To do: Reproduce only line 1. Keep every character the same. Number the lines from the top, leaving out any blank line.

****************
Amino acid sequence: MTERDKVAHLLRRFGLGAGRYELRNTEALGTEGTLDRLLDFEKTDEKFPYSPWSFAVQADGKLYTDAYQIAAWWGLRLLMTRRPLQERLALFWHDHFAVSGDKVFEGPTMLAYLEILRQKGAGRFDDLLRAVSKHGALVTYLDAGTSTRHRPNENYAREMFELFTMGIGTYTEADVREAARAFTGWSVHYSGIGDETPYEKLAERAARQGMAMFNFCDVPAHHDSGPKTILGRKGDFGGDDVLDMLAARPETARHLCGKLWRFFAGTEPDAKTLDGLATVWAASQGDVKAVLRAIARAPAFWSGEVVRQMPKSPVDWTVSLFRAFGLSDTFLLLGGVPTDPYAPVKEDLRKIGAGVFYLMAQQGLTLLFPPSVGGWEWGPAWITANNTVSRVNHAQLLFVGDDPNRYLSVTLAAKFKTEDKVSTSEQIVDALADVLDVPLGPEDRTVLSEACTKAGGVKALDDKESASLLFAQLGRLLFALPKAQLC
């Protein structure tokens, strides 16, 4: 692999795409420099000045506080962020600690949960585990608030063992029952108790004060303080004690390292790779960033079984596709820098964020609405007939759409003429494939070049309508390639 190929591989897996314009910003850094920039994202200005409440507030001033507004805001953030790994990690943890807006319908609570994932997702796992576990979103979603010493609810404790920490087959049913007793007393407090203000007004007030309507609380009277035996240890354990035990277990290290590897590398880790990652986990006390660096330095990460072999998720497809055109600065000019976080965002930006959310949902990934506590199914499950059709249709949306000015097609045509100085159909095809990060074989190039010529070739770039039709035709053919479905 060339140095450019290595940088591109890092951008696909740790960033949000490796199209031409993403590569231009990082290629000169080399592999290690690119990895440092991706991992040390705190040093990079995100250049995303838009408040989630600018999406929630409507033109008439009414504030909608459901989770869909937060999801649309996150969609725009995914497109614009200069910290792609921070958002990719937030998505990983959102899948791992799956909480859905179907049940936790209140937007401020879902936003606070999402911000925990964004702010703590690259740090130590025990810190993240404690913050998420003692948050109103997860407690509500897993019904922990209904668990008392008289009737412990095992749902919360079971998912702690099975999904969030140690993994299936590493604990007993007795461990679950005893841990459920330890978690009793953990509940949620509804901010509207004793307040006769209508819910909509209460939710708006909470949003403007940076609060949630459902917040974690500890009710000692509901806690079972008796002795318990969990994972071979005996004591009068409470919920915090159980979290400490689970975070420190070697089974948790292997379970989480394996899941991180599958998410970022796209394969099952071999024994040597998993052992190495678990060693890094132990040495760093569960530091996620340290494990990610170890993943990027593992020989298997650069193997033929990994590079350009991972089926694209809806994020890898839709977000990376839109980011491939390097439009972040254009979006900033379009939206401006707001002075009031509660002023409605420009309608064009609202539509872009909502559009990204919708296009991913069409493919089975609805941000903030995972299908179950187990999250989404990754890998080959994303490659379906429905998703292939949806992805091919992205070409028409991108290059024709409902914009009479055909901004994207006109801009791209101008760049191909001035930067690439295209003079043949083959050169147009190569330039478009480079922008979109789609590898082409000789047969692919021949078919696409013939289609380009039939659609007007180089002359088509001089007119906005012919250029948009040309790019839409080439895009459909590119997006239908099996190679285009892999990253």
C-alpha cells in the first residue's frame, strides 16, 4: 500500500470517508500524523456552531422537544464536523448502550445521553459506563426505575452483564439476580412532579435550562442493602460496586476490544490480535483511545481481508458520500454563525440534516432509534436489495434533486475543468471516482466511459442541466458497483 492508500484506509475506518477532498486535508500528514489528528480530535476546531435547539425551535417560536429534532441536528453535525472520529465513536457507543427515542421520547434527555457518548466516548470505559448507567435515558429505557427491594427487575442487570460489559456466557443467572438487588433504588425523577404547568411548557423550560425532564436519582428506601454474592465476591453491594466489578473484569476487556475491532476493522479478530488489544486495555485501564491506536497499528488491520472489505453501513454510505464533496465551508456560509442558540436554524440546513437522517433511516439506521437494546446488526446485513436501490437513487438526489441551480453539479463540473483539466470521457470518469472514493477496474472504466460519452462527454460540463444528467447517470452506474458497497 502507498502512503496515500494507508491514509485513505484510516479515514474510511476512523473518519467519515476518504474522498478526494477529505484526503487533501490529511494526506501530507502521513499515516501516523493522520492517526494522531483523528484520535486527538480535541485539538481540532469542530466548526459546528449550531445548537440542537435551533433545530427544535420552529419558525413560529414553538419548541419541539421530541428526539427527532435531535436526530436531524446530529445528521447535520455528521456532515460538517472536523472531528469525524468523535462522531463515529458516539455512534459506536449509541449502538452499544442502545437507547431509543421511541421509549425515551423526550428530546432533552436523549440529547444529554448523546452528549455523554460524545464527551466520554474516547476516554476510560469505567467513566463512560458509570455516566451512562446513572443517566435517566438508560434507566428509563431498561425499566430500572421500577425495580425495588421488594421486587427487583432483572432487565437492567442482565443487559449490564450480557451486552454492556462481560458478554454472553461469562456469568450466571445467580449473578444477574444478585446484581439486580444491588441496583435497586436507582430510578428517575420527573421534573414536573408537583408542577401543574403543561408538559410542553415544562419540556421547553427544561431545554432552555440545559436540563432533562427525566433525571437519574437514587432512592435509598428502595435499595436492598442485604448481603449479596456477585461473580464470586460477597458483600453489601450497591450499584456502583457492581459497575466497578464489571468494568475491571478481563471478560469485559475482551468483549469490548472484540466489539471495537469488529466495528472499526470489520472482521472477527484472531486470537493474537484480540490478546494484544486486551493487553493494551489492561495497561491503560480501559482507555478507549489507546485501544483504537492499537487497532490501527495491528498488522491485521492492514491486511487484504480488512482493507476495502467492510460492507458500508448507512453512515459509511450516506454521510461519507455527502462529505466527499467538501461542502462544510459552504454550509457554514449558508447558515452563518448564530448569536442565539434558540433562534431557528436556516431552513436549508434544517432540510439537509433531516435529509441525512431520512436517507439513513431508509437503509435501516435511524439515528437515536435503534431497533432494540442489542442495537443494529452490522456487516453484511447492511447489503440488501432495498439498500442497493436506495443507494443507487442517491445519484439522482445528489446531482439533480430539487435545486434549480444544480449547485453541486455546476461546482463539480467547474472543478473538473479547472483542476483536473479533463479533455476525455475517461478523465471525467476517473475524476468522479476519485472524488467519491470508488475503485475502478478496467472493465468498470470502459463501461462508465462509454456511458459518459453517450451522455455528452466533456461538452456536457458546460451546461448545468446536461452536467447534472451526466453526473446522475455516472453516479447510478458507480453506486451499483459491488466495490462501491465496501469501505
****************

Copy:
Amino acid sequence: MTERDKVAHLLRRFGLGAGRYELRNTEALGTEGTLDRLLDFEKTDEKFPYSPWSFAVQADGKLYTDAYQIAAWWGLRLLMTRRPLQERLALFWHDHFAVSGDKVFEGPTMLAYLEILRQKGAGRFDDLLRAVSKHGALVTYLDAGTSTRHRPNENYAREMFELFTMGIGTYTEADVREAARAFTGWSVHYSGIGDETPYEKLAERAARQGMAMFNFCDVPAHHDSGPKTILGRKGDFGGDDVLDMLAARPETARHLCGKLWRFFAGTEPDAKTLDGLATVWAASQGDVKAVLRAIARAPAFWSGEVVRQMPKSPVDWTVSLFRAFGLSDTFLLLGGVPTDPYAPVKEDLRKIGAGVFYLMAQQGLTLLFPPSVGGWEWGPAWITANNTVSRVNHAQLLFVGDDPNRYLSVTLAAKFKTEDKVSTSEQIVDALADVLDVPLGPEDRTVLSEACTKAGGVKALDDKESASLLFAQLGRLLFALPKAQLC